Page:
Let's look at it this way: we spend hours on the internet blogging, tweeting, posting images and audio files. We talk to each other and we listen to each other. We tell each other stories.

Week 3 in Multiliteracies was about digital storytelling. And Week 4 in Digital Storytelling is the Grand Finale of the course - the point where we actually get the chance to tell our story.

Where does Teacher Challenge come in? Well, Challenge Number 6 was about adding multimedia to your blog. Multimedia were compared to the nerves of your blog, the way images were compared to the eyes of the blog.

I have to confess that I was deliberately stalling with my homework both in Multiliteracies and in Digital Storytelling so that I could wait for the time that I had some stories of my own to share.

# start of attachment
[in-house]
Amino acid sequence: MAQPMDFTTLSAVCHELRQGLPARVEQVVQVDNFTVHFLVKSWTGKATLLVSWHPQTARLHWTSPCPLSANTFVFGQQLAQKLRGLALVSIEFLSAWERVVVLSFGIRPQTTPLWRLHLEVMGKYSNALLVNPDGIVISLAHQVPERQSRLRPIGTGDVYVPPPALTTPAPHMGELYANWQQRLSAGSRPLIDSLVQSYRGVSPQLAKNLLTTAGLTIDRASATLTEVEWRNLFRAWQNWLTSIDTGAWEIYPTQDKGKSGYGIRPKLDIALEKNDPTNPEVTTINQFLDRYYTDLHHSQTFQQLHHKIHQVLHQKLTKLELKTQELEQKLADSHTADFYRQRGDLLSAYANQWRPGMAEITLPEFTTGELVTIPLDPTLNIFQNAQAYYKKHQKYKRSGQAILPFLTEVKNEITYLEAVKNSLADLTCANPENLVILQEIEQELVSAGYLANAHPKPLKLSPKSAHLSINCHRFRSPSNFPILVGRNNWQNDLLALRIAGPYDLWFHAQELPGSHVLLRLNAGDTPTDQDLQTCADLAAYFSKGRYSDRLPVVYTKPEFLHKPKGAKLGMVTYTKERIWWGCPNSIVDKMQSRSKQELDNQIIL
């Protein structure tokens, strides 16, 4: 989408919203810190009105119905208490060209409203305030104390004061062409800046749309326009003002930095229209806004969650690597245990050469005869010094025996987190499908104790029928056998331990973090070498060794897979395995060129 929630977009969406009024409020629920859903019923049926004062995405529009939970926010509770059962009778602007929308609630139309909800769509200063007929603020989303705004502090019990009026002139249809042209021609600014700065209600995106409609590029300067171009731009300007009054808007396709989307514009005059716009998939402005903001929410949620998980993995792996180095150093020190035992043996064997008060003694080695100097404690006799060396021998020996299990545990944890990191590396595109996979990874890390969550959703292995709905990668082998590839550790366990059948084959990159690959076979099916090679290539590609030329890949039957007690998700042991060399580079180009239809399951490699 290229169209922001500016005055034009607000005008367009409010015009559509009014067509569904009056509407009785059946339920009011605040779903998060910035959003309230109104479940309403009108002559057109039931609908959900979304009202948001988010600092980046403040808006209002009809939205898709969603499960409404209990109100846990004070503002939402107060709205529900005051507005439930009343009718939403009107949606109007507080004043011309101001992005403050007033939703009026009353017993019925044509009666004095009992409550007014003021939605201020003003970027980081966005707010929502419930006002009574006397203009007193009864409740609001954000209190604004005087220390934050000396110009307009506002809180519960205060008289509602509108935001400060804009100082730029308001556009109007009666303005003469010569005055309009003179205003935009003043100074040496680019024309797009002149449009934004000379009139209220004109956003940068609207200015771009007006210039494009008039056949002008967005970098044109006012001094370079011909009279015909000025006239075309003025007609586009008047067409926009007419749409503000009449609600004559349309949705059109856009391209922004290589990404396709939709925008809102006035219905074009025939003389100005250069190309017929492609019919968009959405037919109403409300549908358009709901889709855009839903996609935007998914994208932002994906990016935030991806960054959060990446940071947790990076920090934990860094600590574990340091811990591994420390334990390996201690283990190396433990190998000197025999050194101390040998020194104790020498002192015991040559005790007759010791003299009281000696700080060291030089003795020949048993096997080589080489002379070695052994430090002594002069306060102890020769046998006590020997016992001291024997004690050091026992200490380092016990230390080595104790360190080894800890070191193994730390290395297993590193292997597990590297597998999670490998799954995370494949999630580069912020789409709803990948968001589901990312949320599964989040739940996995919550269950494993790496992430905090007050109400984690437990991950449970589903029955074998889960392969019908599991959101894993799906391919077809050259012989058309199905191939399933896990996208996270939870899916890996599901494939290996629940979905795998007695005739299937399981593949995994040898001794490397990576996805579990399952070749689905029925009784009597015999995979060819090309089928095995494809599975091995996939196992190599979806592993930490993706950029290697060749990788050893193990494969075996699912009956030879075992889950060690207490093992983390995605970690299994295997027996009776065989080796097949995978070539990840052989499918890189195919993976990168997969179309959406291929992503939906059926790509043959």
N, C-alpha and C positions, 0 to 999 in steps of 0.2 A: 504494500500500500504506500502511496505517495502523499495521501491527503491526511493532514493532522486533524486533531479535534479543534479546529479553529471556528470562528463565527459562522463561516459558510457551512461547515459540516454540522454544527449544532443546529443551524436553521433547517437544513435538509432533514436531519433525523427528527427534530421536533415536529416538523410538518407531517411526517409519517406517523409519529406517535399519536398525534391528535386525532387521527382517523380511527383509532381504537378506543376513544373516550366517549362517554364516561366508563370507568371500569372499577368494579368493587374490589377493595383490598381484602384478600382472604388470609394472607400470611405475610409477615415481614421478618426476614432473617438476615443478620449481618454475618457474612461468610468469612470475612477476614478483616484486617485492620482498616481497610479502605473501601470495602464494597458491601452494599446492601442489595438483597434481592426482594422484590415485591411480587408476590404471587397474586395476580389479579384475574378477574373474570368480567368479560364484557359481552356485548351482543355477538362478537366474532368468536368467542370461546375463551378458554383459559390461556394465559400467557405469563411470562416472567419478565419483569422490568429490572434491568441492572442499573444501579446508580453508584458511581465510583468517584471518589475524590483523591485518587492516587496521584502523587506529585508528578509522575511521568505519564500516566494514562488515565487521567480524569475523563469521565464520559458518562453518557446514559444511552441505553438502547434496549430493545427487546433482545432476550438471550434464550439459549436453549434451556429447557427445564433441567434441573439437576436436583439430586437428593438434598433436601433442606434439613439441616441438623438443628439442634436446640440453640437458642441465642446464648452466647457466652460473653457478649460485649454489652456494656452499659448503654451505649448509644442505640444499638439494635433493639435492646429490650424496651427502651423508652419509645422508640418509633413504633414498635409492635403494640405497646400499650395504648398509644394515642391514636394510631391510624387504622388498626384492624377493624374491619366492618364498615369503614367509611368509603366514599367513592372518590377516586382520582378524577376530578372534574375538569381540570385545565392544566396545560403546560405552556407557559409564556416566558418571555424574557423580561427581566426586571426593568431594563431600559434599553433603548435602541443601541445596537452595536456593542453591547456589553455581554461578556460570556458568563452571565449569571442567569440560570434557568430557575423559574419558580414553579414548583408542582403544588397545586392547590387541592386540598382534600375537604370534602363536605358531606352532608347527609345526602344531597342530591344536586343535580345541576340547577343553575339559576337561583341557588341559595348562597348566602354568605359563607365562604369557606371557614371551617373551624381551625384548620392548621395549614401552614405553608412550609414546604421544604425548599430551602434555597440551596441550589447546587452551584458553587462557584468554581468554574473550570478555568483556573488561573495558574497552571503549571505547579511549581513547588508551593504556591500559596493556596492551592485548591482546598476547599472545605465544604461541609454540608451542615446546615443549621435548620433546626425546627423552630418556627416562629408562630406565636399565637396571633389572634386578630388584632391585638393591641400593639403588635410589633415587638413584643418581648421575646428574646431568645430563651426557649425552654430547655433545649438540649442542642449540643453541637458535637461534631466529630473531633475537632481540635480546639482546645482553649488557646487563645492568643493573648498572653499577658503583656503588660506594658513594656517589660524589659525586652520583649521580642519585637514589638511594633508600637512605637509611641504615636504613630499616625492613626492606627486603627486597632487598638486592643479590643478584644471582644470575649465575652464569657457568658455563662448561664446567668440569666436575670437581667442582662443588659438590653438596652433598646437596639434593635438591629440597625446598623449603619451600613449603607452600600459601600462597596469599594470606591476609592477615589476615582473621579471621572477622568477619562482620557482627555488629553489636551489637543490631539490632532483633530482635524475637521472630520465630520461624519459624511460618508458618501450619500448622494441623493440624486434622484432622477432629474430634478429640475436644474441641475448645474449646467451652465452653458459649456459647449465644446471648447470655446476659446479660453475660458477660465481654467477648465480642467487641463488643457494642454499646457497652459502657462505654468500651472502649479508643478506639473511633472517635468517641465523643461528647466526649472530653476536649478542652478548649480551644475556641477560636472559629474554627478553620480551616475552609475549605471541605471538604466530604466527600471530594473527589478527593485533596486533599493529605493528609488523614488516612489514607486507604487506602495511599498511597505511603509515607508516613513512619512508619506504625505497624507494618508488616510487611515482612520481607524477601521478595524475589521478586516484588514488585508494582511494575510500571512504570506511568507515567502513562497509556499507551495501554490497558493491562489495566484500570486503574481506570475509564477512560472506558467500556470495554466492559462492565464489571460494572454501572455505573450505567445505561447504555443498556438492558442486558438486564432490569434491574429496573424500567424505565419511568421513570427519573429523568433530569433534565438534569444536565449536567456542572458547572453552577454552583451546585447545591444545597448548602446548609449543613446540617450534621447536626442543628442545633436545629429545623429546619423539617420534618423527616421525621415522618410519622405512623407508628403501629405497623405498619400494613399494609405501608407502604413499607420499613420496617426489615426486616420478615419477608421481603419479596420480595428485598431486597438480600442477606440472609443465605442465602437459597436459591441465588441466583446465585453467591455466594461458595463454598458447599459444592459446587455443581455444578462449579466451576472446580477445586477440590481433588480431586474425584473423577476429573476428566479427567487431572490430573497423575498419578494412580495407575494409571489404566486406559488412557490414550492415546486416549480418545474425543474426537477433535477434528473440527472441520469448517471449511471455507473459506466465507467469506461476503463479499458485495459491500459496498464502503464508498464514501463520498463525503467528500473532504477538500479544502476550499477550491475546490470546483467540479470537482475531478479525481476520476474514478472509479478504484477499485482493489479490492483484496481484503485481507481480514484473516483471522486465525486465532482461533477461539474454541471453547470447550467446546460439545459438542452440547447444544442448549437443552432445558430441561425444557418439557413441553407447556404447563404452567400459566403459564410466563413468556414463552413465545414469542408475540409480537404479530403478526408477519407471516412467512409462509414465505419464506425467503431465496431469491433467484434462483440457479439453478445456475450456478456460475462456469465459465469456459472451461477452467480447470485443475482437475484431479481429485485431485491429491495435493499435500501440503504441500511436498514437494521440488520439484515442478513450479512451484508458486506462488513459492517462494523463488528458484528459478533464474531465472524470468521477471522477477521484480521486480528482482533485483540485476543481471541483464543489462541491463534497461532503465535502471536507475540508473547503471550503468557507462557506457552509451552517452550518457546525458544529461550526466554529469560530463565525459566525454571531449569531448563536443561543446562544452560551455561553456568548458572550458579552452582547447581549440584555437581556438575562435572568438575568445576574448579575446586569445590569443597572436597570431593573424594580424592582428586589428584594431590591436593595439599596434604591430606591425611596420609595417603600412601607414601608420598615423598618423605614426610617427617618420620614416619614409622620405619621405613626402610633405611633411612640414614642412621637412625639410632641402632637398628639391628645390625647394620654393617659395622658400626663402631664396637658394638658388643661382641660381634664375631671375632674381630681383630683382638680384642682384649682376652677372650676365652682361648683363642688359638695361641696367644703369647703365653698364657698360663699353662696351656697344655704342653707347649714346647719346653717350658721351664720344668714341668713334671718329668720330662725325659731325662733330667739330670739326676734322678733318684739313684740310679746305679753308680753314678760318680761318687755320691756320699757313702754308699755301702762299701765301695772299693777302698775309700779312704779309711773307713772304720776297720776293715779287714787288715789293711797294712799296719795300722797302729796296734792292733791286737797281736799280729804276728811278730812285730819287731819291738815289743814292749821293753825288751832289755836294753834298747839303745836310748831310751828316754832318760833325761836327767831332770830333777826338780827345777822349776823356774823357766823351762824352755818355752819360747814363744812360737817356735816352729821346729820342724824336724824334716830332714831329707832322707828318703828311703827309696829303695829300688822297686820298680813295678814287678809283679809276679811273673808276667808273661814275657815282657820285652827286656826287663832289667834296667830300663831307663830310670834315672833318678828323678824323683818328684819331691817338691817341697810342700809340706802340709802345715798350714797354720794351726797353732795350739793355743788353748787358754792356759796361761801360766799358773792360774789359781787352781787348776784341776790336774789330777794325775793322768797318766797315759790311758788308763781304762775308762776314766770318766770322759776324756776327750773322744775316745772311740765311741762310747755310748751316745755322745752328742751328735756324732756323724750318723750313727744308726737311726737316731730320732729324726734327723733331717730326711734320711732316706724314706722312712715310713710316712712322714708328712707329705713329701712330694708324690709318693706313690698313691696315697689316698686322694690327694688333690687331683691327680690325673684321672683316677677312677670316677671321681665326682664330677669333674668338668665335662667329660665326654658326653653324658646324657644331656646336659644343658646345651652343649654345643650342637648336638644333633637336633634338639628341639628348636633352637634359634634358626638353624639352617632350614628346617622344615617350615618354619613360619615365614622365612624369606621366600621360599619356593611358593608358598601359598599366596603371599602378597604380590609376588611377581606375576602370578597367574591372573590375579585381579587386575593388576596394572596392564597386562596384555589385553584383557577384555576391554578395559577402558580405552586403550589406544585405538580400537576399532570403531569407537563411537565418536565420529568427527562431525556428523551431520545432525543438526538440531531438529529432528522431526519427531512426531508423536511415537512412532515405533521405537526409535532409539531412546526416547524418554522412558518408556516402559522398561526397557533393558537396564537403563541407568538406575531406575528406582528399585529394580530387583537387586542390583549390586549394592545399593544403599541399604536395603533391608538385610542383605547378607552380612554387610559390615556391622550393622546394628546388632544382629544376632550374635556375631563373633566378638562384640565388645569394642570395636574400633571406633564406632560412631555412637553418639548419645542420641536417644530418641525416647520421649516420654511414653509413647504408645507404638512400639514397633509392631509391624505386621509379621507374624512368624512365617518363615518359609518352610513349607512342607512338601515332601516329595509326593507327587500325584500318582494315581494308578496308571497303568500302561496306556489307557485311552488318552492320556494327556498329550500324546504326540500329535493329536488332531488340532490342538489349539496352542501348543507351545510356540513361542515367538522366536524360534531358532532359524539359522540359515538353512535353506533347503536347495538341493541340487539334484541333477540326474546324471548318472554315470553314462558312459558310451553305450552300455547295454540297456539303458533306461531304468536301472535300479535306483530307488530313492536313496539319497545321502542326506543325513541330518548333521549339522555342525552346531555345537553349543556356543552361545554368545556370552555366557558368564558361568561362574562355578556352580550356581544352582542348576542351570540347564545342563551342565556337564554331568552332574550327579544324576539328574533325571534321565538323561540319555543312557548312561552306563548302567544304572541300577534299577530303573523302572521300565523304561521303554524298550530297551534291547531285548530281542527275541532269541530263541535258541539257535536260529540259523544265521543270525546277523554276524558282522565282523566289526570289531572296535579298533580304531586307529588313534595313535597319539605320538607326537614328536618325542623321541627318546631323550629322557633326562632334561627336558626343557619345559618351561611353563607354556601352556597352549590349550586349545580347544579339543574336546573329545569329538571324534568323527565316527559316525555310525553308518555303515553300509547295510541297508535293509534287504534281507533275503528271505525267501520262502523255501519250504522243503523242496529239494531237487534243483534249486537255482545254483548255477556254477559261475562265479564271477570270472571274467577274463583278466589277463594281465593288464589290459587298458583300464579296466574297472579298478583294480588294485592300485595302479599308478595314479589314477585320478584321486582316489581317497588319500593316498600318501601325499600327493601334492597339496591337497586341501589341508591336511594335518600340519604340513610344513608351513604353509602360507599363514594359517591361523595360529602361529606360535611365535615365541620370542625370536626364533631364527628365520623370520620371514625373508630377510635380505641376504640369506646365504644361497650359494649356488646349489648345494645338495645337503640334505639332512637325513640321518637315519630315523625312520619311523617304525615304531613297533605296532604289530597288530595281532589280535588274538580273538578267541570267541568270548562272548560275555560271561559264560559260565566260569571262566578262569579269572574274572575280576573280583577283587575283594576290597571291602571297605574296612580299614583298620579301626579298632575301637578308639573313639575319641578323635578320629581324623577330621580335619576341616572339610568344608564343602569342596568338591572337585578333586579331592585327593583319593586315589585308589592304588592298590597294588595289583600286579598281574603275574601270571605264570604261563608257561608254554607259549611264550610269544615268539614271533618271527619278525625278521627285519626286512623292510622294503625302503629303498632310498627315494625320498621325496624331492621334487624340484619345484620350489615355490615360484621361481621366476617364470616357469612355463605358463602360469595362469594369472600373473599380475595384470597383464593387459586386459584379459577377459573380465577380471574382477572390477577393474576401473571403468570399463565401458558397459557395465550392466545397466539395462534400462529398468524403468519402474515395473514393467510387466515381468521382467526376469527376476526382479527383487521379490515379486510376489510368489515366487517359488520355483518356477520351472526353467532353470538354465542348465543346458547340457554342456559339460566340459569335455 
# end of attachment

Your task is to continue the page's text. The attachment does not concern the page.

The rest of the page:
When we are talking about adding multimedia to your blog, what we are really talking about is digital stories. They can be in different formats: video, audio, slideshows, cartoons. Multimedia can serve the same purpose images do. They can illustrate the post, or inspire you to write it. They could be the centre of the post. You can try out an application and write a post explaining how or why you used it. The multimedia shared in your blog do not have to be created by you, but it feels great if they are.

Is digital storytelling different from ordinary storytelling? If so, how?

Digital storytelling uses multimedia. Stories are told in different ways - you can use images, or video, or words, or music, or any combination of the above. There are so many tools to choose from. In his 50+ Ways to Tell a Digital Story Alan Levine told the same story using 50 different tools!